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Analyzing Your Competition’s SEO

Posted on August 11th, 2011 by admin

One of the first things we do when we bring on a new client is to analyze what their competition is doing as far as search engine optimization, or SEO. Competitor analysis is a huge part of SEO. If you want to be the number one listing for a keyword phrase, you have to be able to bump the current listing off that ranking.

We research the resulting web pages that show up in search results for keyword phrases that are relevant for the client’s niche. If our client owns a bar in Sydney, then we’ll go to Google and type in Sydney bar to see who pops-up on the organic listings. The organic listings are those down the middle of the page, not on the right side or very top of the results page. Then we’ll note some important facts about the top 5 listings. Here are things that are worth noting:

Domain Name

Is the page listed the top-level domain name or is it an inner page. If you look at the term Sydney bar and you find that the first listing is for www.sydneycafes.com.au/bars.html, then you know that one of this website’s internal pages is ranking as # 1. If the page listed is the very top level domain, i.e., www.sydneycafes.com.au, then the top level of the domain is ranking for #1.

It’s important to know that for a few reasons. It’s quicker to basically jump other listings and get page one results if you can grab the keyword specific domain. So if you’re looking for ranking on Sydney bar and if SydneyBar.com or .org or .net is available, you may get to the top of the search results simply by buying that domain and putting up well crafted web pages optimized for the search engines. This gives you a very strong likelihood of ranking for that term very quickly.

This is often one of the hardest things for a business owner to accept. They’d much rather have the domain named for the bar. Of course, that is often the path we have to accept. We won’t argue with a strong brand name. If they already own RockpoolBar.com with strong brand recognition, then we’ll just improve on the current website while maintaining the domain name. [However, we might must go ahead and purchase Sydneybar dot com if it is available. That is premium Web real estate.]

Domain Age

More mature websites are harder to compete with than websites that are new or under a year old. The concept here is that an established website is one that is more likely to be around in the future. If you are buying a domain, you may want to pay extra for an aged domain. The price can go up astronomically with age, so do some serious thought as to the value of that domain to your brand image or web strategies. New domains can still compete for top ranking when the website design is sound and content writer uses smart SEO strategies. If you are registering a new domain, consider spending the extra $10 to register it for 2 years instead of for one.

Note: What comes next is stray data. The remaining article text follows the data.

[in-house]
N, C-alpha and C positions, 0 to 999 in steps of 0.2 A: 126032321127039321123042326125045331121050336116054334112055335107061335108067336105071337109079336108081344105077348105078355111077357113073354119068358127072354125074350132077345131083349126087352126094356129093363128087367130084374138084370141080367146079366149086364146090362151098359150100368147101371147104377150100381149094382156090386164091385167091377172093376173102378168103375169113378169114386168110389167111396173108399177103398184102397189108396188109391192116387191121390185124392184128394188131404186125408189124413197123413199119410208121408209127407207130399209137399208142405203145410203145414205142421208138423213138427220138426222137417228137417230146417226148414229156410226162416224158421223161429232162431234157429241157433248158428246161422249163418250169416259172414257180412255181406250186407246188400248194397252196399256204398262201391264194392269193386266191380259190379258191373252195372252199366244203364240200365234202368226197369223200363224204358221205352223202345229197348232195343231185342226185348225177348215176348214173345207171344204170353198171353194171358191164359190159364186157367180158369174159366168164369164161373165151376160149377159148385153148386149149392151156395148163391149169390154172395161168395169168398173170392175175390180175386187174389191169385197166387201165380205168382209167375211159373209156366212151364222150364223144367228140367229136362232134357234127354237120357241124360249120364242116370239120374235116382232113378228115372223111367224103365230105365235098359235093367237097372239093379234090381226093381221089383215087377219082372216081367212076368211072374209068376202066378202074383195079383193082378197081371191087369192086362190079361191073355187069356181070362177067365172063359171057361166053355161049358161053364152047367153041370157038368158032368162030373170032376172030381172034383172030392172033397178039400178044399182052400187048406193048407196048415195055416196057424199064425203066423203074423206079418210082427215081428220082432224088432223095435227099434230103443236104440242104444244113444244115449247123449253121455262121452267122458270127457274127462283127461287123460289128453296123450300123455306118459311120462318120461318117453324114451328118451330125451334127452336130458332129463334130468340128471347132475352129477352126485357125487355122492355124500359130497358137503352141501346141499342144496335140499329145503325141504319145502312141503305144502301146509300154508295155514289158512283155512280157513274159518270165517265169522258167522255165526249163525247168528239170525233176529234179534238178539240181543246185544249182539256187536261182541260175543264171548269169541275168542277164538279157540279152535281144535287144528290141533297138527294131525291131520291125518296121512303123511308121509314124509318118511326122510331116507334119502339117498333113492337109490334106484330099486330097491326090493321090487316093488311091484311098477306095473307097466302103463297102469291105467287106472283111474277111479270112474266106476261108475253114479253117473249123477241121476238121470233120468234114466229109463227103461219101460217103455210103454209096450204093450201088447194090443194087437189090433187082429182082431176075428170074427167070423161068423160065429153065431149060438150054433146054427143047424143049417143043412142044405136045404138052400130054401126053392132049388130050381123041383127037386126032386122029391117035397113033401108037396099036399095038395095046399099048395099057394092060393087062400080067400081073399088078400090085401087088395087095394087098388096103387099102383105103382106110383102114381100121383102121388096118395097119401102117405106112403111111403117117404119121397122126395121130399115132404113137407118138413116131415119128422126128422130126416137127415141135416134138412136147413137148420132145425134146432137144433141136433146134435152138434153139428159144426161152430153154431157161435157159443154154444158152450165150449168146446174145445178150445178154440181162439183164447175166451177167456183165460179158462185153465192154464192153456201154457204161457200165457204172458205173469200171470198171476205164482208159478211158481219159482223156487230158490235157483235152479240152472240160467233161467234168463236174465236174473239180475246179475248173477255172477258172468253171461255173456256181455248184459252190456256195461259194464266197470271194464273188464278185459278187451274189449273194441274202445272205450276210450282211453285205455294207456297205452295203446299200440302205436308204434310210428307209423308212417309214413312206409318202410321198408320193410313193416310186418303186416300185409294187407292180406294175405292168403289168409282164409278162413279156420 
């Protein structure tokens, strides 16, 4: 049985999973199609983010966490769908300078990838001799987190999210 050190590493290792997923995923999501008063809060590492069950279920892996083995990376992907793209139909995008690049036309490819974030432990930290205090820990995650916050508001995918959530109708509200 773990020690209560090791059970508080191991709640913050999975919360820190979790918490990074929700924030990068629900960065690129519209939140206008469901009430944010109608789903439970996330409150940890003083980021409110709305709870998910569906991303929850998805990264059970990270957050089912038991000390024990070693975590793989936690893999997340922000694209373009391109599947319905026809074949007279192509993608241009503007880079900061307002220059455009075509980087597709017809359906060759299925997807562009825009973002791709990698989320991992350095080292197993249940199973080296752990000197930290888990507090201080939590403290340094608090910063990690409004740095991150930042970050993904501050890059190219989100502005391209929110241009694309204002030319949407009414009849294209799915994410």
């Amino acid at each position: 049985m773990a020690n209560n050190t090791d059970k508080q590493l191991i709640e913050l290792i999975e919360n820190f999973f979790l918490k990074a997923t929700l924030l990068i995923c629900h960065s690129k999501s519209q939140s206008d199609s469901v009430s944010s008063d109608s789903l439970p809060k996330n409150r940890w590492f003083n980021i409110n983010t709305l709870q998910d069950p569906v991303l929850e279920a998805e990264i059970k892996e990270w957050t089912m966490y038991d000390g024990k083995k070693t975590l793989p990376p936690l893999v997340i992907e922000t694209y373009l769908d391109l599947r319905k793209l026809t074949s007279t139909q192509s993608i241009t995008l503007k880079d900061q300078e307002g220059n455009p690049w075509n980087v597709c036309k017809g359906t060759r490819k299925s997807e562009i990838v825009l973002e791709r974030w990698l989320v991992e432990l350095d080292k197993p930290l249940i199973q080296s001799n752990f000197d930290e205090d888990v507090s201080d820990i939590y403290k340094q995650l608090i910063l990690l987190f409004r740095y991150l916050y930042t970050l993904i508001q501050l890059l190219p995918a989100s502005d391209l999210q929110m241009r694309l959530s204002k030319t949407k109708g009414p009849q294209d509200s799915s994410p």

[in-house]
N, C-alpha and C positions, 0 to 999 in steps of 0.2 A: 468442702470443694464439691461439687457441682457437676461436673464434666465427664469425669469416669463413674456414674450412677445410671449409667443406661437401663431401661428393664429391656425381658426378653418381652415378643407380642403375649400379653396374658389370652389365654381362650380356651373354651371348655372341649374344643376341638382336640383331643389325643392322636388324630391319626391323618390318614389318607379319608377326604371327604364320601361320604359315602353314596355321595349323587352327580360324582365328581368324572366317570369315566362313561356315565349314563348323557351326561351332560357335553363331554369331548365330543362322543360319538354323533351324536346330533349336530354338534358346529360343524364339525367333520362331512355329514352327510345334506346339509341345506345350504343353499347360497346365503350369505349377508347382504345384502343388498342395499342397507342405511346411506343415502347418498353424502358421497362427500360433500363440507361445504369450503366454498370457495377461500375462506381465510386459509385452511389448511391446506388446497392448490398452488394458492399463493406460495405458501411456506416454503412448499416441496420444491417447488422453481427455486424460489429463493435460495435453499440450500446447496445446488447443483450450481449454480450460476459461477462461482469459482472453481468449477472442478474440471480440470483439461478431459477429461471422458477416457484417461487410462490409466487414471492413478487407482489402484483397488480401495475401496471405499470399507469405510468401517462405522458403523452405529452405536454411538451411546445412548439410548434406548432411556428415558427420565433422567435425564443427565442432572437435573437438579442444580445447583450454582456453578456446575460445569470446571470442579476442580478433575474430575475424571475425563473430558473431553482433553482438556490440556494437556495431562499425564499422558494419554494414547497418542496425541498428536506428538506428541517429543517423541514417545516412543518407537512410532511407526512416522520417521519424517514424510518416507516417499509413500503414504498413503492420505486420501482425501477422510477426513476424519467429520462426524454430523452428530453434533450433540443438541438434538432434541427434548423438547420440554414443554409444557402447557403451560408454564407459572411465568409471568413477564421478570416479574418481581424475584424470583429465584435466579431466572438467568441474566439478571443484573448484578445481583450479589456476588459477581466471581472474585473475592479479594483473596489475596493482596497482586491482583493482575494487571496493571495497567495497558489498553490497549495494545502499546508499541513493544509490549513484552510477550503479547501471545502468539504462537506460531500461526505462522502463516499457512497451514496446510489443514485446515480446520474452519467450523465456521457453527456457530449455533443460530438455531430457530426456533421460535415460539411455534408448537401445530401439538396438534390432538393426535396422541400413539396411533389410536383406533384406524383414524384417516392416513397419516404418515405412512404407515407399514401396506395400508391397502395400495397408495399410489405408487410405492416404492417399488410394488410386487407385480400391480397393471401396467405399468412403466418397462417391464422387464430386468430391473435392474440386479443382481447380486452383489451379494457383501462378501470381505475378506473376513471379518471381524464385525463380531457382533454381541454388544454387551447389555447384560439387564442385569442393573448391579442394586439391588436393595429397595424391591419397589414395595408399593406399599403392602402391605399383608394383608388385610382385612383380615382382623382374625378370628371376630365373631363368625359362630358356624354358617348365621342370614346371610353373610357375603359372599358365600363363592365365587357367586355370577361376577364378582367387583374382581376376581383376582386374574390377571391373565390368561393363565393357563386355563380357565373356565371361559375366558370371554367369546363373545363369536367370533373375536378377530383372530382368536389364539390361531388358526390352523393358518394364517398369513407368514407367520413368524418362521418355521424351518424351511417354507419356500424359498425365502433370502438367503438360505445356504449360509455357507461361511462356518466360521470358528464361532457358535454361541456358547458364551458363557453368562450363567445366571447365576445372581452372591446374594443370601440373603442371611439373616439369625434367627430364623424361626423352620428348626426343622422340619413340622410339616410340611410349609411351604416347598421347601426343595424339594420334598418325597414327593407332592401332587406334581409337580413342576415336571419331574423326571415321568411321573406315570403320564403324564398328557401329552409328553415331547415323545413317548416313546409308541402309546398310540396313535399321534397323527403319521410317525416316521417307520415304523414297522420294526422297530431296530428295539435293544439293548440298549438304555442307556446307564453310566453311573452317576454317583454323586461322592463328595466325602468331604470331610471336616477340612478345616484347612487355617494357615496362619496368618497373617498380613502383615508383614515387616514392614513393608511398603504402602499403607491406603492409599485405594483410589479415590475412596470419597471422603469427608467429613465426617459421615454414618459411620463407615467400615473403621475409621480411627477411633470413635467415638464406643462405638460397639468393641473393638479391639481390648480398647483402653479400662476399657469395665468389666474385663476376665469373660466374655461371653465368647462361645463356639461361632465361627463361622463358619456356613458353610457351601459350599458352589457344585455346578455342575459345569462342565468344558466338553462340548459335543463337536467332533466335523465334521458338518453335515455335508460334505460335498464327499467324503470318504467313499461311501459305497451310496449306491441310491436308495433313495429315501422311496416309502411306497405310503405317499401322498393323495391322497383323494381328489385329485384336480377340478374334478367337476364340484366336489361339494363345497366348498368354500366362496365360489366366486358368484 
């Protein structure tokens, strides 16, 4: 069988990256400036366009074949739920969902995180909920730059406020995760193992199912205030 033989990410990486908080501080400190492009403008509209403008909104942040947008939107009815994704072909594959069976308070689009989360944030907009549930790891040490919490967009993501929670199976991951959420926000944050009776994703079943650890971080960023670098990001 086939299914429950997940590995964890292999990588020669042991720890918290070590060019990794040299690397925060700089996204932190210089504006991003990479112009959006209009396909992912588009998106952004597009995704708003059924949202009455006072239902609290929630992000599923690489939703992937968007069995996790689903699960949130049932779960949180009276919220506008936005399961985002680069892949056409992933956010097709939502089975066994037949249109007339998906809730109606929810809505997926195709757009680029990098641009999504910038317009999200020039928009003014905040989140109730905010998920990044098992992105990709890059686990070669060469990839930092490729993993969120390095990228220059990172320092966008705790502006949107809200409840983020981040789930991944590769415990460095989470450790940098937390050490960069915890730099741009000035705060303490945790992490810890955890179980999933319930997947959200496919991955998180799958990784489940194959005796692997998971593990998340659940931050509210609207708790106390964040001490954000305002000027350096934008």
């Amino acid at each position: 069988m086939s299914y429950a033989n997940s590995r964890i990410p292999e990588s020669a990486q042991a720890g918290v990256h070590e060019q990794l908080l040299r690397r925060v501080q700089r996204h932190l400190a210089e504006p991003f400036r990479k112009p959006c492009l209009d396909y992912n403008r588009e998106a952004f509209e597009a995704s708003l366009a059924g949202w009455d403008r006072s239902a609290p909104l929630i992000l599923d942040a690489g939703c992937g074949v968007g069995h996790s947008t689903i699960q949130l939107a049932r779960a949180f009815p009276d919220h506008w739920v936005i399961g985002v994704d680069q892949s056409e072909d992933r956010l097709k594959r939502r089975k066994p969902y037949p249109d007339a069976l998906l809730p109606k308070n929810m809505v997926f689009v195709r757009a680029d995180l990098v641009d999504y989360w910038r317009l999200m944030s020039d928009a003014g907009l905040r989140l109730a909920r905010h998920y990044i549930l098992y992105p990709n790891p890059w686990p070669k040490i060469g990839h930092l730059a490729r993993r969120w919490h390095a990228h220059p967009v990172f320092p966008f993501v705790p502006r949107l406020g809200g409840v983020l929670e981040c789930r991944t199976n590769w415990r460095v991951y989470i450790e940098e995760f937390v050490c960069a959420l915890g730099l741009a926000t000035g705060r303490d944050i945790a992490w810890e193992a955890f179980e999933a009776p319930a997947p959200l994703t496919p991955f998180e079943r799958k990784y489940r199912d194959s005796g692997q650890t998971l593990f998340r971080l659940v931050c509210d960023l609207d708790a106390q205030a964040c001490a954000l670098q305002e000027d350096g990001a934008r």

Google Page Rank

One other thing to take note of when you’re doing competitor analysis is the Google Page Rank. Page Rank is a calculation, based on incoming links, of Google’s estimation of the importance of a page. It is expressed on a scale of 0-10 in the toolbar, with ten being more important.

On Page SEO

Take a look at your competitor’s on page SEO. On page SEO includes things like meta tags, url relationship to keywords, header tags (H1, H2, H3…) and the keyword density. Take note of their weaknesses and make them your strengths.

Evaluate In-bound Links

You can use the Yahoo Site Explorer to see what links are pointing to the competitor’s high ranking page. Avoid attracting links from unrelated websites, or worse, links from adult-type websites (unless, you have an adult-type website.)

The best way to get quality in-bound links is not to pay for links. The best way is to create unique, compelling content that attracts links. This is a win/win because not only will great content attract links pointing to your website, but also visitors.

You can offer articles to website owners. Contact the owner and ask if they would be open to posting a unique article that includes a link back to your top-level domain or internal page. Usually, a website owner is open to posting quality, unique material. All you need to do is make it available to them.

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